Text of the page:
Aims: This study aimed to corroborate the main hypotetized dimensions of diabetes burnout, and its distinction from diabetes distress and depressive symptoms among adults with type 1 diabetes (T1D). Methods: A qualitative descriptive study was employed to collect data from 31 eligible participants using semi-structured individual phone interviews. Participants were recruited through purposive sampling among a larger sample of adults with T1D in a previous study. Data was analyzed using qualitative content analysis including immersion, reduction, and interpretation. Results: Exhaustion and detachment were frequent manifestations of diabetes burnout that often accompanied by instances during which participants experienced a loss of control over diabetes. Whereas individuals’ support systems could either help or hinder diabetes burnout. Participants saw burnout as separate but closely related to distress and depressive symptoms, with some suggesting correlations among burnout, distress, and depressive symptoms, while others expressed that distress caused their burnout and depressive symptoms. Conclusions: Diabetes burnout reflects a significant yet unexplored concept which might explain the complexities of suboptimal self-management and poor diabetes outcomes. Emerging evidence suggesting diabetes burnout as a distinct concept calls for more studies to mitigate diabetes burnout as an obstacle to optimal diabetes care.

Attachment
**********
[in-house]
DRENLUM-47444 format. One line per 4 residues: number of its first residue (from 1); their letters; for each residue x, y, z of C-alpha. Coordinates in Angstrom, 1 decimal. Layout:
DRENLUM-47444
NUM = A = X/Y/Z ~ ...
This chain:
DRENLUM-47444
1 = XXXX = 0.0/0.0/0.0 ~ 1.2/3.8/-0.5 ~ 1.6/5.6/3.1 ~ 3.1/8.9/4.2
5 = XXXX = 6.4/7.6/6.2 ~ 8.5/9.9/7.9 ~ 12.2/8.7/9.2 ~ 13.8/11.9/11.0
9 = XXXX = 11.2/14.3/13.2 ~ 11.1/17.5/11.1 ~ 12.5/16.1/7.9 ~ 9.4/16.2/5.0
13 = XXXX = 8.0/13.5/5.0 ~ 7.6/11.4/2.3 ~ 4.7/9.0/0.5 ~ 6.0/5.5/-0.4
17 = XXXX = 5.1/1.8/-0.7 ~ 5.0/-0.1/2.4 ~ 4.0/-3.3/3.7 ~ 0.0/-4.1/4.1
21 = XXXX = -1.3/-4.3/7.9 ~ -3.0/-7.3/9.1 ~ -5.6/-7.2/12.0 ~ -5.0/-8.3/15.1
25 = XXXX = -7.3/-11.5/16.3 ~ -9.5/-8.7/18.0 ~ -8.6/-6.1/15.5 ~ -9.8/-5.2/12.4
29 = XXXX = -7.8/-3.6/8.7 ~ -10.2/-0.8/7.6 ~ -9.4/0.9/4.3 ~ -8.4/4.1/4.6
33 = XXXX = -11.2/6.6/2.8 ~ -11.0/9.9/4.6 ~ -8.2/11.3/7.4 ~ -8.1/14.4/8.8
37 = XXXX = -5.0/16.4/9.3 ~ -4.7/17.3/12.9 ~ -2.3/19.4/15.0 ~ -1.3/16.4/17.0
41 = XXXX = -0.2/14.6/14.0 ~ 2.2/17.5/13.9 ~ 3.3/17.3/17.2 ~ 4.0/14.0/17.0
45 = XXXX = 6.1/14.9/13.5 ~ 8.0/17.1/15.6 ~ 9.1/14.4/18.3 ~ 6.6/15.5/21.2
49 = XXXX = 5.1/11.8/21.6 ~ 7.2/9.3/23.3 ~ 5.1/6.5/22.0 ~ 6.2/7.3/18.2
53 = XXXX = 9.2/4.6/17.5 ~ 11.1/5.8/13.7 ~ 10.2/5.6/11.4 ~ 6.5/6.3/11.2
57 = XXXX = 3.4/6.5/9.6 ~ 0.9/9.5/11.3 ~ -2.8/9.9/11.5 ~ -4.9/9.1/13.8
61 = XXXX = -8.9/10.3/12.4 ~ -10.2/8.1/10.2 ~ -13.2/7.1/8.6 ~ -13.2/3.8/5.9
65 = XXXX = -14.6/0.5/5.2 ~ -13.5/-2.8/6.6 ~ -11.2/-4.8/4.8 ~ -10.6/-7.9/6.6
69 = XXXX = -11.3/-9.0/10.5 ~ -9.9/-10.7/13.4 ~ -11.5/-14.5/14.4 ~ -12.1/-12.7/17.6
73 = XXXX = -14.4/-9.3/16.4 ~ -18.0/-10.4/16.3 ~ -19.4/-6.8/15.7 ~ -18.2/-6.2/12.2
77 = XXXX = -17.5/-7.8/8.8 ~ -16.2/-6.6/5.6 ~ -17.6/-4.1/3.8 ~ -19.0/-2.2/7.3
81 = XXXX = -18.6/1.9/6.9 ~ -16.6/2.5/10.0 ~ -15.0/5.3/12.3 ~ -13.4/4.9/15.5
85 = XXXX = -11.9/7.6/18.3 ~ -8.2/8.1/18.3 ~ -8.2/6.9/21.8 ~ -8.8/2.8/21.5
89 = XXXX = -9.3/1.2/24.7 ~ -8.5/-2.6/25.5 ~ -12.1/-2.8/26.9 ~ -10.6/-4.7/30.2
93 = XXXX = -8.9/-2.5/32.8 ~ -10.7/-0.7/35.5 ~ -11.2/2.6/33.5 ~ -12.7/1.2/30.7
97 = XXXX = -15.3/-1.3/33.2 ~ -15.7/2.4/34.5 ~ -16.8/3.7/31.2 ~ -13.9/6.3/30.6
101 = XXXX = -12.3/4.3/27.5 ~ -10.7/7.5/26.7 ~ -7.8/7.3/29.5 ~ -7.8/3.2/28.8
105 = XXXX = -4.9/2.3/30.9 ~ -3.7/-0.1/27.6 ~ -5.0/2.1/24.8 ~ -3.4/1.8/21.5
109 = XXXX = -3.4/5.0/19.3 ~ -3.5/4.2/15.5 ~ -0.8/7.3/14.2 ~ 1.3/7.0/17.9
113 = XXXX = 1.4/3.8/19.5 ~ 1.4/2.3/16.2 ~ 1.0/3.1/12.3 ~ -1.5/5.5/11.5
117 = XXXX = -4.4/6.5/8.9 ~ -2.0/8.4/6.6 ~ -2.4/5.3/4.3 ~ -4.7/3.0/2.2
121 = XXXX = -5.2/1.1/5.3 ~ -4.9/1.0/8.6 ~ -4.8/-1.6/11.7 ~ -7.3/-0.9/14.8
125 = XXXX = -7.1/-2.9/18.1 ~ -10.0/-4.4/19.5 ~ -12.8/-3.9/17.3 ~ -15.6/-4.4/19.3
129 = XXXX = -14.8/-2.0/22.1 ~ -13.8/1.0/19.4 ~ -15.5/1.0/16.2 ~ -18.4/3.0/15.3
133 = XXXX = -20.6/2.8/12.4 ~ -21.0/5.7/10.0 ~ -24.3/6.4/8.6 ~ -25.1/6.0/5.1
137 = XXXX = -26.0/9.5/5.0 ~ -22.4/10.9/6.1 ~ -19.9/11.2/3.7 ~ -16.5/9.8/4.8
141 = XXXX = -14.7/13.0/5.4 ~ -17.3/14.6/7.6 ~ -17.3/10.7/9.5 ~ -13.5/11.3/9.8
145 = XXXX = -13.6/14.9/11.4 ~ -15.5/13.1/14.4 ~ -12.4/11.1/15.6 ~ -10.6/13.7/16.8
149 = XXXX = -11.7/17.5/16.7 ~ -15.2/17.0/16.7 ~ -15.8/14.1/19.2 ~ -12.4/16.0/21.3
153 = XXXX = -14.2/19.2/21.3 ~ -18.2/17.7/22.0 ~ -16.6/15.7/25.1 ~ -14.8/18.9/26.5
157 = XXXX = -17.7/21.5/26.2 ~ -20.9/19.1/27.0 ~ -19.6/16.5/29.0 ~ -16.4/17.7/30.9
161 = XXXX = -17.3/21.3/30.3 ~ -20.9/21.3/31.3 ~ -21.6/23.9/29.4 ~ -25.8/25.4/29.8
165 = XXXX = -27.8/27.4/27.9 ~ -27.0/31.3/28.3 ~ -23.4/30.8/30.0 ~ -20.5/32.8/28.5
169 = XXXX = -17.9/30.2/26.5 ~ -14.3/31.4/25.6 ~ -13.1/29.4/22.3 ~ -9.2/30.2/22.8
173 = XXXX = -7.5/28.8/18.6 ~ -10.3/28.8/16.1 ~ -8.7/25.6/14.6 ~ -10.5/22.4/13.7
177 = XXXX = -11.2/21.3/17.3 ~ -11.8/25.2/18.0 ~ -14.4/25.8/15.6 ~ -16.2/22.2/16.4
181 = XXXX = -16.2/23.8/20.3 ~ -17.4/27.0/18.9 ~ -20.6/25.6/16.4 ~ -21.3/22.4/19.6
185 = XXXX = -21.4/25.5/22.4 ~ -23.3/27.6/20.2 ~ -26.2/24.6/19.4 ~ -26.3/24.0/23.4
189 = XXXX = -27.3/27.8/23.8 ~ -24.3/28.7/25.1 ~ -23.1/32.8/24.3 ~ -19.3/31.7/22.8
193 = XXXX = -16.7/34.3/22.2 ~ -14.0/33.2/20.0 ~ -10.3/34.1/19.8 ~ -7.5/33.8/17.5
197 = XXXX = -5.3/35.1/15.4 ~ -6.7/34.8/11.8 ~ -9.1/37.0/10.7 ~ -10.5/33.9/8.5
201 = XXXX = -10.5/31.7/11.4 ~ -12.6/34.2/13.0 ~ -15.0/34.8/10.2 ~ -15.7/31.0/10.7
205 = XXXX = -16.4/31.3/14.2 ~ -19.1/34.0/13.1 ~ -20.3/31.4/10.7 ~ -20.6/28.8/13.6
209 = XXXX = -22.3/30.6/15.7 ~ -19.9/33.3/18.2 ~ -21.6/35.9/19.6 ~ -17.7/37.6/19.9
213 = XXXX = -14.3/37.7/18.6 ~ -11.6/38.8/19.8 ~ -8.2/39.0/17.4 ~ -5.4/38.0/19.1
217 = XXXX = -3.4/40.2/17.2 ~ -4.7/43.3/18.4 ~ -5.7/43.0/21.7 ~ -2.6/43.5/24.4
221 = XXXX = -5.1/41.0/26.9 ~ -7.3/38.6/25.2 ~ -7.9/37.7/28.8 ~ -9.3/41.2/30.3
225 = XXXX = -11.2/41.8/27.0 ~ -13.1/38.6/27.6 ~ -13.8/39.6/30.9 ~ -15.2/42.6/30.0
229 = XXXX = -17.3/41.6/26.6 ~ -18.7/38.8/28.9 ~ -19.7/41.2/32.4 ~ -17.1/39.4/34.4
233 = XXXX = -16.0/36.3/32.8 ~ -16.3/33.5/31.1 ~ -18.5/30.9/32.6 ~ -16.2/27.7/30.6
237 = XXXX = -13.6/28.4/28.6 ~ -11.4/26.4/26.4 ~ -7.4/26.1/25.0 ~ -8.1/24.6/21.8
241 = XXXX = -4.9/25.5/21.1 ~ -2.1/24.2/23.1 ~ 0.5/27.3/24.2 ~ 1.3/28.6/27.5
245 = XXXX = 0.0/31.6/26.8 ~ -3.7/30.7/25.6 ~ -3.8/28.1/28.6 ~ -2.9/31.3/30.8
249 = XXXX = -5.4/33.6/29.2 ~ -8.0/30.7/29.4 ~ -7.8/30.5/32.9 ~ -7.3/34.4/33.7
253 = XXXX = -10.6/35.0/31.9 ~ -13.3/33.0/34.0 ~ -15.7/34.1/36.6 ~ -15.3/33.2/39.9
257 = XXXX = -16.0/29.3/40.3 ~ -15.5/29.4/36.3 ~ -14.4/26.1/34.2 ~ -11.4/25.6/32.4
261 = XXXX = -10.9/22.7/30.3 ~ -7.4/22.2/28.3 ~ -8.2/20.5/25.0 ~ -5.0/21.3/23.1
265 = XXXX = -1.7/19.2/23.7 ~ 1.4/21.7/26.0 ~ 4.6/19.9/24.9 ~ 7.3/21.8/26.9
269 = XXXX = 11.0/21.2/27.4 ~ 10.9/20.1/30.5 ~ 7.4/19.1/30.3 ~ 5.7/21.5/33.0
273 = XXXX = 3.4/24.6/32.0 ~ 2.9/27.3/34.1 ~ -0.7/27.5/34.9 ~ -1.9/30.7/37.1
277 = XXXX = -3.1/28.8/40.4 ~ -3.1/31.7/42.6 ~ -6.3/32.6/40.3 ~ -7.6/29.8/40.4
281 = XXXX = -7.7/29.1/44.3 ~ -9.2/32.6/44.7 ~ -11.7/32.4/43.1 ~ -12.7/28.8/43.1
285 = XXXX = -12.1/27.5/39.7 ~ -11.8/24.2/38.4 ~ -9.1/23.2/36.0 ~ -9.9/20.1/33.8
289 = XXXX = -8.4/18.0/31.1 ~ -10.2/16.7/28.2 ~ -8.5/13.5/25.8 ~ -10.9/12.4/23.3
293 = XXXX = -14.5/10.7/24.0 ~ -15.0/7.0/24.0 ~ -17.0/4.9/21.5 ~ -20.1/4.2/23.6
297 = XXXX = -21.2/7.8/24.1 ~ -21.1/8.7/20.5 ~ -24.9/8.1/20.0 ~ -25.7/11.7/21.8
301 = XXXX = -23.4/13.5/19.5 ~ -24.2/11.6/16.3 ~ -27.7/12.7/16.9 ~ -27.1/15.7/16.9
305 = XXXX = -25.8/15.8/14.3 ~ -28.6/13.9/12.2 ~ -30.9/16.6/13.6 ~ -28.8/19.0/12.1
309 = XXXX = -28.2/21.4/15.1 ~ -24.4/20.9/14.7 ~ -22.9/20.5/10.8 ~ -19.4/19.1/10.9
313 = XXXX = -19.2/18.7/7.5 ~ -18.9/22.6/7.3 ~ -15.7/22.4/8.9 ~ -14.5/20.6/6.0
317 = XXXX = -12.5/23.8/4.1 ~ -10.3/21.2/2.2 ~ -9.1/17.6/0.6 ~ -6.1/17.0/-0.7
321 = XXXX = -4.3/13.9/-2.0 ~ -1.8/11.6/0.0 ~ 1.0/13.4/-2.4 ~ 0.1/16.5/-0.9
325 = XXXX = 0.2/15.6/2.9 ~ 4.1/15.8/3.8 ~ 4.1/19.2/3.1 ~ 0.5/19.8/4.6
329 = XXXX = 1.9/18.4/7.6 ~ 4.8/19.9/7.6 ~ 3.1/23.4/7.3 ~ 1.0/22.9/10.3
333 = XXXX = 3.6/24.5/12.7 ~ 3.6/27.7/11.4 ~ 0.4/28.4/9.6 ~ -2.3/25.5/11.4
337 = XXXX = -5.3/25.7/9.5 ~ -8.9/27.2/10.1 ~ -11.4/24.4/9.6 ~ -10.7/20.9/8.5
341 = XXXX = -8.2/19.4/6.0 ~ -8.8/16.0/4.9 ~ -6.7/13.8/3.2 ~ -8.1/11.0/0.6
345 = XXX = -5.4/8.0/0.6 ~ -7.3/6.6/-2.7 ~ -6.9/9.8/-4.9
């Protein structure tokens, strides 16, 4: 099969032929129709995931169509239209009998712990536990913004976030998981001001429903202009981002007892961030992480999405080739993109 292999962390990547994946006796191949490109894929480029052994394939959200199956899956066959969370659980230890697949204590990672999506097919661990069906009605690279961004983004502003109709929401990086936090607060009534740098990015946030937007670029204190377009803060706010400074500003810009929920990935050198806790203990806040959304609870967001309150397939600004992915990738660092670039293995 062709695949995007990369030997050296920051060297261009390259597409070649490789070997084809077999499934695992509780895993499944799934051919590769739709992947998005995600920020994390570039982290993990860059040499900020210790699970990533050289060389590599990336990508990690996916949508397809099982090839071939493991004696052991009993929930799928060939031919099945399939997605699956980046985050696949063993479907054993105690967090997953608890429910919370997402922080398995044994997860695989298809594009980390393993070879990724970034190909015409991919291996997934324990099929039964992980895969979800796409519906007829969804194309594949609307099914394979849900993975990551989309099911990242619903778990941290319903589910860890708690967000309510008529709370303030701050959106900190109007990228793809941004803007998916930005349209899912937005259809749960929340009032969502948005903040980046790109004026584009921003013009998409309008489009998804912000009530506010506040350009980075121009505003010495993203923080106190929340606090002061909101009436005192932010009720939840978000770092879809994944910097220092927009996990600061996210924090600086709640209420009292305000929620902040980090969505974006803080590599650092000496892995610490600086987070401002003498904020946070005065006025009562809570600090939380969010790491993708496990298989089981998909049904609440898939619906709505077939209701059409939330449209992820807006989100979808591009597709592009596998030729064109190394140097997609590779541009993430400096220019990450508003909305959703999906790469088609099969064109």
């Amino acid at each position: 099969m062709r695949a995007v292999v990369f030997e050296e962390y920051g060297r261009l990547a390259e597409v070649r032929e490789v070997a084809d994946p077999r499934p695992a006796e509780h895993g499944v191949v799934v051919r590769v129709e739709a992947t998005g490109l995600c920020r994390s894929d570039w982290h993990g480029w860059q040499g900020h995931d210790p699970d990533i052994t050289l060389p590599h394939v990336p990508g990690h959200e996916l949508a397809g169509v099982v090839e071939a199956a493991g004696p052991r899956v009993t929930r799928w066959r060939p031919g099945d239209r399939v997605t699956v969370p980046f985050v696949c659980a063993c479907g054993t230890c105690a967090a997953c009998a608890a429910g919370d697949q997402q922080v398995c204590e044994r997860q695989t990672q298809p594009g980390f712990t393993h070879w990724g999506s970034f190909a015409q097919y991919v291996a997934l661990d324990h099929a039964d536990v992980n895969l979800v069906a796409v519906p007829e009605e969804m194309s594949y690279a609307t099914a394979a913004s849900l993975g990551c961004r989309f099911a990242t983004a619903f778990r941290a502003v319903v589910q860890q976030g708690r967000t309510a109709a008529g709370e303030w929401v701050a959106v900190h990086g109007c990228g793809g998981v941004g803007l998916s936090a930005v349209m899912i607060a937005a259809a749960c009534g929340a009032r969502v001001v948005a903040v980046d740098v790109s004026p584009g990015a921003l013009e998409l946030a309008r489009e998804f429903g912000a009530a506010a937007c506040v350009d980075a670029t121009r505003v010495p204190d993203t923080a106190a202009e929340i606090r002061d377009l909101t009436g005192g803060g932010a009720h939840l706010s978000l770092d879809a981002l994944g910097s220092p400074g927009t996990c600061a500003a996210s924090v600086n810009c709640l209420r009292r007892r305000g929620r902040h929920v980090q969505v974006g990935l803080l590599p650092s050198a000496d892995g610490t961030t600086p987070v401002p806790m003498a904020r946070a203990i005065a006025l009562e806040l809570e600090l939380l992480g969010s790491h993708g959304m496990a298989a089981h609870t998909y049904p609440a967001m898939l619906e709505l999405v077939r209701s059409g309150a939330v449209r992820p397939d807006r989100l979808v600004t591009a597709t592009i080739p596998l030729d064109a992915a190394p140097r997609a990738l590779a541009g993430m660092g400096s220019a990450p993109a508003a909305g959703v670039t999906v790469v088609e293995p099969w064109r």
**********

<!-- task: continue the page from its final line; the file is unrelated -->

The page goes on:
All Science Journal Classification (ASJC) codes
- Internal Medicine
- Endocrinology, Diabetes and Metabolism